Thought I would share an answer to a question on the above.
"I won't go into detail a lot but this looks like a commemoration to creation. This is not a context that is taught in mainstream you can tell this is an expression that comes from outside of mainstream within the societies that I am apart of. Often things are made like this to remind us of the knowledge or just as expressions of intent. When something means a great deal to us, we will create commemorations of our own and this is what I see as a form of spirituality. Mostly to remind of divine creation.
You will notice the letters are greek and the meaning of them in this context is mathematical and relates to the construction of the universe. The top part suffice it to say is the alpha and omega, or beginning and end of everything. Together with the central number of creation the golden ratio. This is very important to creation and consists of it's main building blocks if you will.
The bottom part is to do with the expression of those building blocks. For instance ones individual vibration as it relates to the cosmos. And ones place within that structure and the means avaliable for a persons potential. The means of 'doing'.
The planets here are a testimony to these building block as it relates in this context to the 'music of the spheres' (pythagorean concept). The different vibrations that make up creation as they are expressed through those planets, in our solar system.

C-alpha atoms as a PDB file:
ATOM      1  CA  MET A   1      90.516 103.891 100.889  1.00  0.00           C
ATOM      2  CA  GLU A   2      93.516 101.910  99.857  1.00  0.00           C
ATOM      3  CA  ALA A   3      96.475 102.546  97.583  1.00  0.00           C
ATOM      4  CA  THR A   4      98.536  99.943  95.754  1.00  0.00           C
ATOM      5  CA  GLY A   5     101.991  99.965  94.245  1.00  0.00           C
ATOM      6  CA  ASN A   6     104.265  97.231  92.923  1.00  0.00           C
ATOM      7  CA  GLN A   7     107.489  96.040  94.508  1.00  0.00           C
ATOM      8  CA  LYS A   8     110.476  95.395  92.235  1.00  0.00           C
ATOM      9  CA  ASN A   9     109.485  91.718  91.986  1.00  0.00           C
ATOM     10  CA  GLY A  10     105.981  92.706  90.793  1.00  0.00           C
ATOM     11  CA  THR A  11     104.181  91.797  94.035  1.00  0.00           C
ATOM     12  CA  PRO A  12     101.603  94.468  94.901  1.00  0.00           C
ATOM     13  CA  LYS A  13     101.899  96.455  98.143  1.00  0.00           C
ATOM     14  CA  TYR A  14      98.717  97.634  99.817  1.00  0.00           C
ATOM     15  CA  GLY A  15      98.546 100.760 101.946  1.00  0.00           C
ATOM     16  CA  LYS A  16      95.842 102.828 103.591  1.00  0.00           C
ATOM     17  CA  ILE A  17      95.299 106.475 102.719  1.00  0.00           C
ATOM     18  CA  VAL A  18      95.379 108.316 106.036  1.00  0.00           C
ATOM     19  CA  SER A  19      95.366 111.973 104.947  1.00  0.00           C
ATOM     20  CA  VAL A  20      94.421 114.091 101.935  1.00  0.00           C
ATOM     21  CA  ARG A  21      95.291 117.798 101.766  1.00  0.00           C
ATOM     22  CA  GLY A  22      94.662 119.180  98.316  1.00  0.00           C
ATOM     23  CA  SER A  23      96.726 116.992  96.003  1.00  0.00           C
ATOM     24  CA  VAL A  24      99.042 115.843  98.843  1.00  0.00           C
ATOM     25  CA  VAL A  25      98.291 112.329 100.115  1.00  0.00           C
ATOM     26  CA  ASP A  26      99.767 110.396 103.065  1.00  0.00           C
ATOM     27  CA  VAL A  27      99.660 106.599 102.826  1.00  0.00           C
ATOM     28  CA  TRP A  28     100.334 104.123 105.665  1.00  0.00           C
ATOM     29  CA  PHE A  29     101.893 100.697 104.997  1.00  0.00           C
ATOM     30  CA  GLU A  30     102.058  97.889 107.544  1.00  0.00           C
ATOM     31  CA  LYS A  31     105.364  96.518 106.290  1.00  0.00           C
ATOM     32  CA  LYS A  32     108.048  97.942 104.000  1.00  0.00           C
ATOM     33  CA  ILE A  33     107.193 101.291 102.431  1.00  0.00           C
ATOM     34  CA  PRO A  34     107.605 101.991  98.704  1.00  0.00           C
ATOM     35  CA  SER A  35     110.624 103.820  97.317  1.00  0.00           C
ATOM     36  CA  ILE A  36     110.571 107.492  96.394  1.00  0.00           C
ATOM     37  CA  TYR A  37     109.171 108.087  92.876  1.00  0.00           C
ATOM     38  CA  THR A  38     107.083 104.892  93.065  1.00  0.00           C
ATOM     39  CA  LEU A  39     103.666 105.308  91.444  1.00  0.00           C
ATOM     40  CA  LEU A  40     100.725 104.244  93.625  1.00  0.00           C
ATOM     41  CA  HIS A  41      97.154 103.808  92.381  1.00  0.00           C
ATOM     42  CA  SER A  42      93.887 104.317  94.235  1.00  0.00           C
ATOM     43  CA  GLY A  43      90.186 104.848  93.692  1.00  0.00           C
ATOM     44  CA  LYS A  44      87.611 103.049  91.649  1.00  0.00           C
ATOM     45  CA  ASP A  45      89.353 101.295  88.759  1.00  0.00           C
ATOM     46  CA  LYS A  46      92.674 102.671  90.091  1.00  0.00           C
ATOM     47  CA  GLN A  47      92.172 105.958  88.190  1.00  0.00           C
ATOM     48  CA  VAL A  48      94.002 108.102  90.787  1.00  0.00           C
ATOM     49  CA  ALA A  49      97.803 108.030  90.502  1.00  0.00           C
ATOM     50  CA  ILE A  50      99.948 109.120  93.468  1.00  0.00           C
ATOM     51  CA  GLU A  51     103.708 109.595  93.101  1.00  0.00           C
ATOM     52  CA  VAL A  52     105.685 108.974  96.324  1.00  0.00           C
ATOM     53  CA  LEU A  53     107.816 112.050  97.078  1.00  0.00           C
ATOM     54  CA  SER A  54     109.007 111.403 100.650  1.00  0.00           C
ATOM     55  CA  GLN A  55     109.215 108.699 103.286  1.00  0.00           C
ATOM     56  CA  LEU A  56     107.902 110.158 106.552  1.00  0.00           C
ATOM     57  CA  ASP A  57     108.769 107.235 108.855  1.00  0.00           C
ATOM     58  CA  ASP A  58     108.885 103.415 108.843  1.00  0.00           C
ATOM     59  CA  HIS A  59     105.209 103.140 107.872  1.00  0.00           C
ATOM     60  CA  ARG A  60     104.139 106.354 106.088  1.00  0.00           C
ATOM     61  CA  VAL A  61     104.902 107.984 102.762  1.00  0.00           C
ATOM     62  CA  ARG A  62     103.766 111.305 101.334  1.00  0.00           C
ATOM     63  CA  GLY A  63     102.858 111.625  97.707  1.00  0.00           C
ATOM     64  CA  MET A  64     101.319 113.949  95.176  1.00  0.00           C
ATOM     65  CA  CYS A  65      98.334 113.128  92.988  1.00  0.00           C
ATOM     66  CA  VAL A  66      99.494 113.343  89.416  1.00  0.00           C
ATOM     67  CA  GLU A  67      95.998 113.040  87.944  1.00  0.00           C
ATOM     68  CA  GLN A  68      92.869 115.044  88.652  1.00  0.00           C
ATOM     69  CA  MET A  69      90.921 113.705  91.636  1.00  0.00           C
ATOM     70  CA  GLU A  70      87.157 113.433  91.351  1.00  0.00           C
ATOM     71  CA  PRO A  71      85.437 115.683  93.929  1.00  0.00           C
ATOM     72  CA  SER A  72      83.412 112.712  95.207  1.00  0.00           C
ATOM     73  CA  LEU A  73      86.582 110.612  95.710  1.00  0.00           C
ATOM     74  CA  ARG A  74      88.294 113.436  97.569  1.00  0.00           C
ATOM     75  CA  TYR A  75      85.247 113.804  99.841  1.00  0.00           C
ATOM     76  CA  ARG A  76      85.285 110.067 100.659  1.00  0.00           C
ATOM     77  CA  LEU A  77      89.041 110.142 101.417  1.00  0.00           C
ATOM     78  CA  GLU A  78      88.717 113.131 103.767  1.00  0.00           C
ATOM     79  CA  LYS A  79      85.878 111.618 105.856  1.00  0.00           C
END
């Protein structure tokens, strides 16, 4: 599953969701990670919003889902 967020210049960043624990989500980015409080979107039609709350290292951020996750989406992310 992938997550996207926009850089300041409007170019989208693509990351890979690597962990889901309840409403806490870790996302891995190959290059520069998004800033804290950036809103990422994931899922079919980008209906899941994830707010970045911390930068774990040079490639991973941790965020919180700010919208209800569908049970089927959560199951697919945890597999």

That ship you see, refers to the ever present active intelligence and design of those within the free comos, and could be seen to represent life and mobility, freedom to 'build'.The mathematical depiction in the left hand corner is an expression of dimensions of the universe as it relates to time and space
. In this instance it completes the message of what appears to be an ode to creation. Whoever created this perhaps wanted to convey a sense of timelessness and enternity of the potential within us
, for whatever reason.
Hope this helps".
My reply - Stunned. Given this person has no frame of reference, a side from stating he/she is a student of deeper teachings, this answer stunned me.